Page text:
Among the various Taiji styles and forms found today, Yang style Taiji Quan had emerged at an early stage. It became the most acclaimed and popular practice by all walks of life.

Due to historic reasons, the present adaptation of the Yang style Taiji Quan was mostly revised and finalized by Grand Master Yang Cheng Fu known as Yang style Taiji Quan 85 steps. There were also other variant of Taiji Quan adaptations or styles along the time.

However, the systematic approach to Yang style Taiji Quan had never been known to the public, leaving behind the thought by most Taiji enthusiastic that the 85 steps was the only form of Yang Taiji.

In reality, the reason the Yang style Taiji Quan was able to claim its supremacy for three (3) generations in the arena of martial art was because it contained a unique set of practice system.

The secret was passed on through the Funei Taiji Quan by Grand Master Yang Lu Chan. This systematic form was actually the practice that Grand Master Yang Lu Chan taught at the Duan Palace (Mansion) in Beijing during the Qing Dynasty. This unique Funei Taiji Quan had earned Master Yang Lu Chan the title, “Yang the Undefeated” when he was challenged at the martial combat throughout the Capital.

Funei Taiji Quan consists of ten (10) sets of martial art practices.


Zhi Chui is an entry level for beginners. It consists of 5 boxing style combined with linking movements. It develops one’s intelligence with same movements on each direction- the east and the west. People call taiji cultural boxing. Only intelligent people can learn and grasp it well. As such, this routine set the path for beginners in the right direction towards the circle of martial art.

  1. THE LARGE FRAME (Da Jia大架)

Large frame uses a lot of bow stances and the arm movements are quite ‘expanded’. As the saying goes, ‘Step like a cat, move jin [power] like reeling silk’ (mai bus i mao xing, yun jin ru chou si). To develop a good foundation in Taiji , this set is performed in a very low stance postures.

  1. THE OLD FRAME (Lao Jia老架)

This set uses a ’30-70’ step for the leg postures. Most of the time, 30% of the body weight rest on the front foot and 70% rest on the rear foot. Both feet should be aligned with no less than one fist width and more the one half fist width. It mainly uses ‘sitting step’ (zuo bu) with the body centre of gravity over the back foot. The sequence of moves and techniques is similar to the large frame but the movements are more ‘restrained’.

  1. THE SMALL FRAME (Xiao Jia小架)

This routine uses ‘agile stepping’ (huo bu 活步). Flexibility is the essence. It applied the trainings and tactics learnt from the big frame and small frame to real life combat. It is said to be the battle frame.

  1. LONG BOXING (Chang Quan 长拳)

Long boxing does not mean a long routine practice with many moves like the big frame or old frame. In itsef only consists of 37 moves. Each move can be practice by itself (Dan Lian 单练)。Each move can be combined in any other way to form a unique routine.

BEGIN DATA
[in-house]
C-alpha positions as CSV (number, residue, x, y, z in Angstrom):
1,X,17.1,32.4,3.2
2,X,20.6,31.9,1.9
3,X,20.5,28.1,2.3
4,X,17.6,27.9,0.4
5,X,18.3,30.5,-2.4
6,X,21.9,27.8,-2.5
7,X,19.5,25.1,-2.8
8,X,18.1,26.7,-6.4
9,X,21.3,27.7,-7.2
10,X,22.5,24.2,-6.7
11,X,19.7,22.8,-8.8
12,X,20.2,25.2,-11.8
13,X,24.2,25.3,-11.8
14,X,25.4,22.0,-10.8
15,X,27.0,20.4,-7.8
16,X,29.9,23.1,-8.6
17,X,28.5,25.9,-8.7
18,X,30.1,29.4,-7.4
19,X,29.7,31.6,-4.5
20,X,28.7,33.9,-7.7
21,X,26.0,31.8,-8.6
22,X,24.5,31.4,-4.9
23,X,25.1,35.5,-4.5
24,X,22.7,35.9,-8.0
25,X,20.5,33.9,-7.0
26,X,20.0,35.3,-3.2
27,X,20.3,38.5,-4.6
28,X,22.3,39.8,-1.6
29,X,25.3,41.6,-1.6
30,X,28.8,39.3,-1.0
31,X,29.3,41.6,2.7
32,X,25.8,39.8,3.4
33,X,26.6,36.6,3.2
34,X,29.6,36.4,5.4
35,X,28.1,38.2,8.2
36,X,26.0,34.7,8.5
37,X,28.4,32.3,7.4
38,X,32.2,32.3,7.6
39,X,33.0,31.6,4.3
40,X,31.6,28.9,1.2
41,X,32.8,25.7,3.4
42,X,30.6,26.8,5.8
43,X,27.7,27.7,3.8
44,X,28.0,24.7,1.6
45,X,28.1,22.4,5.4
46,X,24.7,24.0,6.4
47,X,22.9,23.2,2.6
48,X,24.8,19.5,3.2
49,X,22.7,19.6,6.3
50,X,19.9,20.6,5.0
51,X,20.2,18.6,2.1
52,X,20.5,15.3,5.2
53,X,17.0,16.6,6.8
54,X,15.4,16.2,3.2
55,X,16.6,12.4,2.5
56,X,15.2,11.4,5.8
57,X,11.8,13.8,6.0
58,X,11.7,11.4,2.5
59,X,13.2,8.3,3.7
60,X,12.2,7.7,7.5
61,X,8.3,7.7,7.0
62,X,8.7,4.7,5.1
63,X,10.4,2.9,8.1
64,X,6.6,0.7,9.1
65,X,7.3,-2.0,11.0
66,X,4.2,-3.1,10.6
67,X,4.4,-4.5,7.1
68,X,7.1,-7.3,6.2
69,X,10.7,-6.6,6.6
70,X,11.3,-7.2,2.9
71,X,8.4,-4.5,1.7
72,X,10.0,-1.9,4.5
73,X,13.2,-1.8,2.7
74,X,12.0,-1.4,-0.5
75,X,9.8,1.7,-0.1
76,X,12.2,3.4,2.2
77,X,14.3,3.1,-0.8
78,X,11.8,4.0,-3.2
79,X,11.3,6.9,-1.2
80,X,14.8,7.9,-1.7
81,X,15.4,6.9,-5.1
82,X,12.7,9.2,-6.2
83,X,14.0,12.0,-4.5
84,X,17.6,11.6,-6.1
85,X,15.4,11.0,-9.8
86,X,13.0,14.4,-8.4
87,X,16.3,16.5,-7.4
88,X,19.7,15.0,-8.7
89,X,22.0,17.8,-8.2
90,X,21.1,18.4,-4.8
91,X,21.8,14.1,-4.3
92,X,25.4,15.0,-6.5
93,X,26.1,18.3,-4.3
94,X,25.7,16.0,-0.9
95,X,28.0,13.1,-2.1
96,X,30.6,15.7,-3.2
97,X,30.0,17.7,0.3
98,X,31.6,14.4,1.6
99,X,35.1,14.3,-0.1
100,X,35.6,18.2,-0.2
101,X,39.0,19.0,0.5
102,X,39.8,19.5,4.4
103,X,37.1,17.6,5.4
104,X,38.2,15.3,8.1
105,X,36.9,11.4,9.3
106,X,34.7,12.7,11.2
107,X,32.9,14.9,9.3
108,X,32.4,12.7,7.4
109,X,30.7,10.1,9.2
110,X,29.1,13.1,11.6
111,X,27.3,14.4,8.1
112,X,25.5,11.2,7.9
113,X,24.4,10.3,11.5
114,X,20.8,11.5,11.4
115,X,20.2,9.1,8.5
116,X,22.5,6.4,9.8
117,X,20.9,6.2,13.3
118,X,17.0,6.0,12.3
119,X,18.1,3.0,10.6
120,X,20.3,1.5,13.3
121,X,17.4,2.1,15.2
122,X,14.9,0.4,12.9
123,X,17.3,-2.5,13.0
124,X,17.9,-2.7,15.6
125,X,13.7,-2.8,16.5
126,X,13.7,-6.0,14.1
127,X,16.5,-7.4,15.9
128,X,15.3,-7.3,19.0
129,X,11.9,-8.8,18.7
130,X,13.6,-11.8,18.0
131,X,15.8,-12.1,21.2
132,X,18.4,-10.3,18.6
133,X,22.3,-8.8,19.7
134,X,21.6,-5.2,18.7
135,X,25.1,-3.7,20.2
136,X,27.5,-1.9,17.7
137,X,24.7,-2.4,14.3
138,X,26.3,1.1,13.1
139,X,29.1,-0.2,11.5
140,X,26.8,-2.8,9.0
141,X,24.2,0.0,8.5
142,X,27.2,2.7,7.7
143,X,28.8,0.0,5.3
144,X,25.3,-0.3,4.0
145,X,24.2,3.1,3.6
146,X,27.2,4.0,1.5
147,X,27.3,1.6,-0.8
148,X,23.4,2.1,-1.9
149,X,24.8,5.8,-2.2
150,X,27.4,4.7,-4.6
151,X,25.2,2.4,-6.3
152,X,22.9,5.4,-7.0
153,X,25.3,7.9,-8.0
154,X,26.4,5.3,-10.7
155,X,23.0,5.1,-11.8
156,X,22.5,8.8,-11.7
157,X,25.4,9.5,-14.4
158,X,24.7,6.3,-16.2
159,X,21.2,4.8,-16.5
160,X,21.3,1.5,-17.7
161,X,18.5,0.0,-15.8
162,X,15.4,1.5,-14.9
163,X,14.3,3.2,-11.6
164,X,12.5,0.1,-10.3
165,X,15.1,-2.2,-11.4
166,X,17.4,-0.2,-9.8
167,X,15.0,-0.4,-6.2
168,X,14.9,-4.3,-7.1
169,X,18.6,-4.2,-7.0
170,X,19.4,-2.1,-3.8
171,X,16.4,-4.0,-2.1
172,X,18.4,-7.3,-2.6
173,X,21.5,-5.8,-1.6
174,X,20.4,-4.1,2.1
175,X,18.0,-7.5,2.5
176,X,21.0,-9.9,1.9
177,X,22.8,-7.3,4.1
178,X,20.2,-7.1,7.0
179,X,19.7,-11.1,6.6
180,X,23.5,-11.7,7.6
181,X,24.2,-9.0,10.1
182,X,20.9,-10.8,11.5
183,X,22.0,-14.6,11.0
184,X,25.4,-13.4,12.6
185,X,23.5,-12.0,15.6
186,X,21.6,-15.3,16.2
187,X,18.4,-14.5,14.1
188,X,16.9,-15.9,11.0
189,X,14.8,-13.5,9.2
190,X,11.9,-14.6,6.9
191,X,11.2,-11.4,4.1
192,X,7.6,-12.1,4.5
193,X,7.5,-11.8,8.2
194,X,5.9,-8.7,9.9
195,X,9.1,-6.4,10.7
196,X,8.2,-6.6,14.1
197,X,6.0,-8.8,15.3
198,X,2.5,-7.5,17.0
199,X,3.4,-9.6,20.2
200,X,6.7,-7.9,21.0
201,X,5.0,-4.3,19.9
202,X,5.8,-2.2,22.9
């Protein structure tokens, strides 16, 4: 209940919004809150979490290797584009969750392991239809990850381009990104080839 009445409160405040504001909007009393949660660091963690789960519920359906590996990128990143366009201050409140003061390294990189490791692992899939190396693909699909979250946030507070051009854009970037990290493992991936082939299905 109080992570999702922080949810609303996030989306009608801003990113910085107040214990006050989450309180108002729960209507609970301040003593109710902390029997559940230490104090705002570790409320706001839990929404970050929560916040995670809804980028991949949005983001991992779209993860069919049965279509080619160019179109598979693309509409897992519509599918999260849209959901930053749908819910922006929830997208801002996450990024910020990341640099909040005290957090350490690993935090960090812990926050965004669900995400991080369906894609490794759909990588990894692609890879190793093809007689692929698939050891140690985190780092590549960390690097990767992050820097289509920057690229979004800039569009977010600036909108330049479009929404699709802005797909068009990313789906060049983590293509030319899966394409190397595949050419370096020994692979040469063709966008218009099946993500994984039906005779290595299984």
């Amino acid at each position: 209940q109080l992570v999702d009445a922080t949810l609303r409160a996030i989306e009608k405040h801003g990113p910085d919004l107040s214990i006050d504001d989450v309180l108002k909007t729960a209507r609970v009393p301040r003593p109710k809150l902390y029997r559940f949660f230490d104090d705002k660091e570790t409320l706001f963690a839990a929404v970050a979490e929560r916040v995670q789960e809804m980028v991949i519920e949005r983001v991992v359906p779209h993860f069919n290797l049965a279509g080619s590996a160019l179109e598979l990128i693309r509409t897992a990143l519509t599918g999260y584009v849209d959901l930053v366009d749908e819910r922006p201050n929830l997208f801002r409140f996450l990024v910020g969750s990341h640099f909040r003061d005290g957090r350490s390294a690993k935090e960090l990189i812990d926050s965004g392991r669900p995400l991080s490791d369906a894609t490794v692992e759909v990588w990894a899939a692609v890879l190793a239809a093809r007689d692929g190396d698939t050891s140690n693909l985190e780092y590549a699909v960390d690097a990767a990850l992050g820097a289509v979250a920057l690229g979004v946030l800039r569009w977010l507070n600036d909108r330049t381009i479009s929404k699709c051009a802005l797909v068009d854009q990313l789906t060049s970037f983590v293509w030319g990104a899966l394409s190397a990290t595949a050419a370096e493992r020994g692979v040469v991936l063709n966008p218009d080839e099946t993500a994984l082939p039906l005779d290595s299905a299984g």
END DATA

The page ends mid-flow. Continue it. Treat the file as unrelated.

1. NINE LITTLE HEAVEN (Xiao Jiu Tian 小九天)

This is one of the advanced set in Funei Taiji. Taiji is about practicing the relaxation of body. Some term it as softness. It requires good balancing and the speed of movement is even. Eventually, Taiji should combine a mixture of hard and soft, fast and slow, with aggressive jumps and releasing of exploding power.

Nine little heaven is a Taoist term referring to human body. The idea of this set is that we should develop attributes found in nature. We should practice until our footwork is as fast as the wind, our fa li (发力) is like torrential rain, our hands are like lightning, our dou tan jin (vibration power 斗弹劲) is like thunder. Finally we must attain and successfully reach the stage so called ‘tian ren he yi’ (human and heaven become one 天人合一)。

  1. HOU TIAN FA (Post Heaven Ways 后天法)

This set is about training hand and knee techniques for use in fighting at short distance. Explosive power (bao fa li 爆发力) is applied quite extensively here.

  1. SANSHOU 30 POSTURES (散手 三十式)

These 30 individual ‘moves’ or combat techniques are also called ‘dan cao shou’(单操手) which can be practiced individually. One may just need to master a few techniques of one’s favourite for combat purpose. There are three variations to each move and each move has a 4-sentence mnemonic to help students to remember the move’s purpose and requirements.

  1. SHI SAN DAN GONG (十三丹功)

The purpose of these thirteen movements resembling the movements of thirteen different animals is to resurrect our human body to the natural state. This kind of ‘re-adjustment’ can heal aches and pains and correct imbalances in the body.      


Dian Xue Fa can be used to harm or heal a person. The main aim of this exercise is to grasp the knowledge of vital points in human body. As a practitioner of martial art, one should learn the healing methods to stop bleeding and pain. To strike a person accurately at his vital points while he is on the move during the combat is not as easy as one thought.

         BEYOND THE 10 SETS…..

                Other supplementary exercises or routines in Funei Pai Taiji include the i) Funei Taiji Ball  ii) Funei Taiji Sword iii) Funei Taiji Broad Sword  

Funei Taiji Quan was passed on from:

  1. Yang Lu Chan 1799-1872 (Grand Master)
  2. Fu Zhou (officer of Duan Mansion)
  3. Fu Ying (son of Fu Zhou)
  4. Xiao Gong Zhuo 1886-1979 (Bao Ding Hebei province renowned martial art master and high ranking military officer of Beijing)
  5. Zhai Ying Bo 1930-2012 (Bao Ding Hebei province renowned Taiji Master)
  6. Li Zheng 1953-present (Contemporary Funei Taiji Quan famous Grand Master responsible for the carry on of the Funei Taiji Quan)